The U.S. Pizza Team acrobatic members are all pizzeria owners. They love what they do. Several have appeared on shows like ESPN’s Cold Pizza, Good Morning America, The Today Show, Jay Leno and also performed for Universal Studios, Walt Disney and many festivals and trade shows around the country. If you would like to have them come out to an event in your area, call 662-234-5481 and see if the dates are available.

If you would like to tryout for the U.S. Pizza Team, acrobatic competitions (individual dough tossing, dough stretching, and fastest pizza maker) take place at various event around the country. One place you can either tryout, or just come to watch, the events is at the New York Pizza Show in New York City (at the Jacob Javits Center, Nov. 2-3, 2004, (www.newyorkpizzashow.com). Another venue is the NAPICS show in Columbus, Ohio (at the Columbus Convention Center, Feb. 26-28, 2005, www.napics.com). Other venues will become available and you can keep up with these by visiting www.uspizzateam.com and www.worldpizzachampionship.com or checking the newsroom at www.pmq.com.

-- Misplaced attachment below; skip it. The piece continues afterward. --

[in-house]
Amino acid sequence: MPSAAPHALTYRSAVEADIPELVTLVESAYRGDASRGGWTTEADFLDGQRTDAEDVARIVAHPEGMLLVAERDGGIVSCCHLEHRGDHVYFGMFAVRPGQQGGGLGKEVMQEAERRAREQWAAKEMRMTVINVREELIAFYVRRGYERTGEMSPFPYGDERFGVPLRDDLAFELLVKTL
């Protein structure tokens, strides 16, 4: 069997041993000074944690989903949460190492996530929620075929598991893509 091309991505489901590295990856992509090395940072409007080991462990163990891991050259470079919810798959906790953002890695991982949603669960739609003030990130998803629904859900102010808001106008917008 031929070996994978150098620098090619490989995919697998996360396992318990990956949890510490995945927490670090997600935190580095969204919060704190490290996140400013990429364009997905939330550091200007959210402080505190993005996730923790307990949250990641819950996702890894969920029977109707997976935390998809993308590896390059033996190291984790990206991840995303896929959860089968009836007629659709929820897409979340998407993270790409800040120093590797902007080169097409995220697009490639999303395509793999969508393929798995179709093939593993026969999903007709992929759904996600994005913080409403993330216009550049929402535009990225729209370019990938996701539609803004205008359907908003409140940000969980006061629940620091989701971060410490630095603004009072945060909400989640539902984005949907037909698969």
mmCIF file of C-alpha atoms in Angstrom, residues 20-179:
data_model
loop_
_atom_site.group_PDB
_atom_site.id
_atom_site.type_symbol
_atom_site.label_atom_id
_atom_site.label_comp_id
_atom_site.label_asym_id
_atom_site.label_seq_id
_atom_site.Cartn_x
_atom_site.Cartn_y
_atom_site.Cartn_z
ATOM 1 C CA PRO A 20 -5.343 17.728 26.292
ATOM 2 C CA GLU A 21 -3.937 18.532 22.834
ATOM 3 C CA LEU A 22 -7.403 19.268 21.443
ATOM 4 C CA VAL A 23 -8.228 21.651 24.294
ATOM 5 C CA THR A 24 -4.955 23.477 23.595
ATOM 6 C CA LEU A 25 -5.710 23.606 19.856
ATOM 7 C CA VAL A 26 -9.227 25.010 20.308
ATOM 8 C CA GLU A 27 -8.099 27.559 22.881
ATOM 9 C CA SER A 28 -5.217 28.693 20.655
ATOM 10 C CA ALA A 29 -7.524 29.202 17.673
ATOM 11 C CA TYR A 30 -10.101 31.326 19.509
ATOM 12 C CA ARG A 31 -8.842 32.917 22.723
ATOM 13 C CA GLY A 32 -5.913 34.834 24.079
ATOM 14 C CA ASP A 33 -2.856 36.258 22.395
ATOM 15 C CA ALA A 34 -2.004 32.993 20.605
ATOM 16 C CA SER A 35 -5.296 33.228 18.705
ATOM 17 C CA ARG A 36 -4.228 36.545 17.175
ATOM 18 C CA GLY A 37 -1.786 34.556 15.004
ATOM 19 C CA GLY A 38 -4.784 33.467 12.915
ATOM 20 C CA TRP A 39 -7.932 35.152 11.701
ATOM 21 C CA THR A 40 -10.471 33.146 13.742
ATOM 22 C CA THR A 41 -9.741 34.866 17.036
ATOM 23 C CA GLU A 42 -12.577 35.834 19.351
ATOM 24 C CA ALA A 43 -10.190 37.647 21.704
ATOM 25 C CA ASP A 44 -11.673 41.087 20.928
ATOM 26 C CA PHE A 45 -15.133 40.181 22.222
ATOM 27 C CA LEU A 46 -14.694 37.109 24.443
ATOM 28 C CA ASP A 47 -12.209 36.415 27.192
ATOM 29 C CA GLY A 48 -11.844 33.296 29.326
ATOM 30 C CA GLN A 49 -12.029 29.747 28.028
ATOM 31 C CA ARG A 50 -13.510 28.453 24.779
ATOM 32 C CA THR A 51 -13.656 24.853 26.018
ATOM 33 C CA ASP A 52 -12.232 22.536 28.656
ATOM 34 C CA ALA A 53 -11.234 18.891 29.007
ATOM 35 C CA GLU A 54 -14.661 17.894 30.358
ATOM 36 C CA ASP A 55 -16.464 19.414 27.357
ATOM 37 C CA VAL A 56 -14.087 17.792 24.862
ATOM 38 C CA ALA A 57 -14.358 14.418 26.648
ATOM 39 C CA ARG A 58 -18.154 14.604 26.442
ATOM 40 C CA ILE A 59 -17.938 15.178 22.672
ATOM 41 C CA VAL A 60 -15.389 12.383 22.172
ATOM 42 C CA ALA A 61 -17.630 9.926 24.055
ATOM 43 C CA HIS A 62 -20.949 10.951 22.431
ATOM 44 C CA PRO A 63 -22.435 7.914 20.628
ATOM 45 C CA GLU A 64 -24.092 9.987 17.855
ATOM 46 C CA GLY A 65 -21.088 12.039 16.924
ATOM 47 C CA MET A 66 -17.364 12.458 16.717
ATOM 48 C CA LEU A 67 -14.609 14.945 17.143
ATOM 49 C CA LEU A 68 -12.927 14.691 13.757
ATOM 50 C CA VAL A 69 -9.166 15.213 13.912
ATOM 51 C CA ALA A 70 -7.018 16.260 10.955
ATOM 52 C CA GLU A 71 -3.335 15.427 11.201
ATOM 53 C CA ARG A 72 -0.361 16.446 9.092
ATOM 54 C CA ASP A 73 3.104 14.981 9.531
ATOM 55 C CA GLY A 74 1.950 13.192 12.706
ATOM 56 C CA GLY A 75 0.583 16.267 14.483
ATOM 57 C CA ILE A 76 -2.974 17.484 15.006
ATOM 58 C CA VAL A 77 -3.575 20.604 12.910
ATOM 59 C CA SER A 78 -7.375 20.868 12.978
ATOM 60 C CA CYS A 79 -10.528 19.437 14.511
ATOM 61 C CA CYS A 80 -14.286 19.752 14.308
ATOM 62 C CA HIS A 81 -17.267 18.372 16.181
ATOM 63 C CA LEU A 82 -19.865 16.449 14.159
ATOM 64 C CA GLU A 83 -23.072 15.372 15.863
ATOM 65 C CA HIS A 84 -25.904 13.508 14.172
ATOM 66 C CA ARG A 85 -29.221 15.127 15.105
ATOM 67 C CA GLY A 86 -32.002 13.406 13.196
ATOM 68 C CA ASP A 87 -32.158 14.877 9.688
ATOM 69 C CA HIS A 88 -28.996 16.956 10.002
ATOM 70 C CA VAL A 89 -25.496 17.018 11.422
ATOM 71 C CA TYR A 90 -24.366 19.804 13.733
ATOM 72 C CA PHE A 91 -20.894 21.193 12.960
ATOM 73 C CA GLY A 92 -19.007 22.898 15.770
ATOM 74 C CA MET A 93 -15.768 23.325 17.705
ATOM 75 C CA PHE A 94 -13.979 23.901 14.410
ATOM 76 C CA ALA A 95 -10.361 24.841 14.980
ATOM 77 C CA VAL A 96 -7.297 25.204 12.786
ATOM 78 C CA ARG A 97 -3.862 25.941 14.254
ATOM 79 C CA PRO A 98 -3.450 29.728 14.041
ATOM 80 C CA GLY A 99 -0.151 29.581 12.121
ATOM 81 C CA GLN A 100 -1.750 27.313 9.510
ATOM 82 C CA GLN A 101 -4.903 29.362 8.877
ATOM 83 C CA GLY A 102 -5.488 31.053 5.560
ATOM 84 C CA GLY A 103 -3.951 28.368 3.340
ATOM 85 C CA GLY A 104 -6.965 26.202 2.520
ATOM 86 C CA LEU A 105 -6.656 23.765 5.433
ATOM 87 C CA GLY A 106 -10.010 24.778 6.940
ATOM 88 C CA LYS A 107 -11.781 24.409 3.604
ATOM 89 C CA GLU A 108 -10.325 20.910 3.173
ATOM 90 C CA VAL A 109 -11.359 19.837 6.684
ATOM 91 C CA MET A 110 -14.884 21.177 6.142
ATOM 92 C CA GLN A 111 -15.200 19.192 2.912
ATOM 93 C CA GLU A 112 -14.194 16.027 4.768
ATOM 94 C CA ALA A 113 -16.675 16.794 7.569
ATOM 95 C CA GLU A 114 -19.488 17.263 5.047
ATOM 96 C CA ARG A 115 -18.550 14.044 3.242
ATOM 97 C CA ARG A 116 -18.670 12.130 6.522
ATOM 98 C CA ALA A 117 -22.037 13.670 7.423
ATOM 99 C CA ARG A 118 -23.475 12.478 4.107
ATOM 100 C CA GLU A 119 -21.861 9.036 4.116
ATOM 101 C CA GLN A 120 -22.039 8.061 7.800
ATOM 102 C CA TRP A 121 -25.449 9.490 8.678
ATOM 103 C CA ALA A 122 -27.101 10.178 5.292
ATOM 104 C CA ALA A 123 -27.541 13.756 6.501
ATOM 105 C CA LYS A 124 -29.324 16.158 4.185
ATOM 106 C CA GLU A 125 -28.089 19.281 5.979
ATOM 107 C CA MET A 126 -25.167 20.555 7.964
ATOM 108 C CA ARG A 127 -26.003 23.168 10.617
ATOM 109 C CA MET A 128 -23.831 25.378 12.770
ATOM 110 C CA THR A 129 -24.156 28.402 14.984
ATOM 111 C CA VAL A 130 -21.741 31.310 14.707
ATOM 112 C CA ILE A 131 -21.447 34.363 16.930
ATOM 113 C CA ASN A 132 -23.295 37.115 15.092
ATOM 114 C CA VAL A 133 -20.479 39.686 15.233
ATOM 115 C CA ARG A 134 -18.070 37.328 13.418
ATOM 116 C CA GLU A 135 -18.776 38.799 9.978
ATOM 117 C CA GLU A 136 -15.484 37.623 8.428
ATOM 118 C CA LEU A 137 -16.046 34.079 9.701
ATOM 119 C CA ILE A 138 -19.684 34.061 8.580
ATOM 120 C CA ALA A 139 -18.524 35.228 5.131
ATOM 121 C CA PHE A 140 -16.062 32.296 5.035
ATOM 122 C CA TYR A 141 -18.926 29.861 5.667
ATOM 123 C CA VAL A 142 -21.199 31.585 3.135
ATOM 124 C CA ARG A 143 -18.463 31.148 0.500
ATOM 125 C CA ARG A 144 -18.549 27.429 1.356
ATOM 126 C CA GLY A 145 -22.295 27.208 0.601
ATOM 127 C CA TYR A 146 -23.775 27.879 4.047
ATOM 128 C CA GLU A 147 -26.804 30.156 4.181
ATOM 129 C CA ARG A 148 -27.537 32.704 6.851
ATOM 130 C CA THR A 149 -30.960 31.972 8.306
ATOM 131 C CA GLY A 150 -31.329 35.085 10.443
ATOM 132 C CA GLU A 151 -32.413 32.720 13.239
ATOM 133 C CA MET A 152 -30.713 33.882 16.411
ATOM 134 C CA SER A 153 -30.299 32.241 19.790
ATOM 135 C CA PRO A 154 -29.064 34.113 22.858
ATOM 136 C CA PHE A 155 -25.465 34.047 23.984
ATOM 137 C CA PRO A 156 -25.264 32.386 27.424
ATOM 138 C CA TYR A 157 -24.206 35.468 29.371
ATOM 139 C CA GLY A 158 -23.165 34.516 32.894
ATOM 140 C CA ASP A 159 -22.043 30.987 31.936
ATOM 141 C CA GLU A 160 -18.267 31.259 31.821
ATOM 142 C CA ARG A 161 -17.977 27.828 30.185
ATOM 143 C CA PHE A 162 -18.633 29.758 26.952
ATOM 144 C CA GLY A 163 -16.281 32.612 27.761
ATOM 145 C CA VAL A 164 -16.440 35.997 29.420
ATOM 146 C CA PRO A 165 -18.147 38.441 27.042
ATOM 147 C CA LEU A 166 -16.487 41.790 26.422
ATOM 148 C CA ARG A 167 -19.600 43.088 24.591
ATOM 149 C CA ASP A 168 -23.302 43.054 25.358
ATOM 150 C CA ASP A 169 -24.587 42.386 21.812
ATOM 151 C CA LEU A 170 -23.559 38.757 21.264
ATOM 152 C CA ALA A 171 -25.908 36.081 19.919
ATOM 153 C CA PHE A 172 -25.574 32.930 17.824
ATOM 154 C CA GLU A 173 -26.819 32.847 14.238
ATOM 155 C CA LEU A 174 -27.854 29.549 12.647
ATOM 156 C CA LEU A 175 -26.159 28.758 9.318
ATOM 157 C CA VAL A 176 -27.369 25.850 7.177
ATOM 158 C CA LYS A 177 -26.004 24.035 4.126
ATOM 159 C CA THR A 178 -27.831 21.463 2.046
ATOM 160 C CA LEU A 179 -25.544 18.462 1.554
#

Practicing

Talk about commitment…the team, with only about five hours of sleep, rehearsed in 40˚ temperatures to get the timing of the routine down.
 Routine 1

Tony and Chris, the good and bad guys, face off in the beginning of the routine.
 Routine 2

Missy Green, who plays the damsel in distress, awaits her rescue from the bad guys (L-R Michael Shepherd, Tony Gemignani, Joe Carlucci).
 Routine 3

As the good guys clash with the bad guys, the tricks become more difficult as each group tries to out-perform the other.
 Routine 4

In the end, Siler and Chris prevail, rope the bandits, and save the lady.
 Routine 5

And they ride off into the sunset…bound for Italy….hmmm…Spaghetti Western??!!
 Stageshot

Nice crowd! The team performed for over 3,000 people each night in Germany.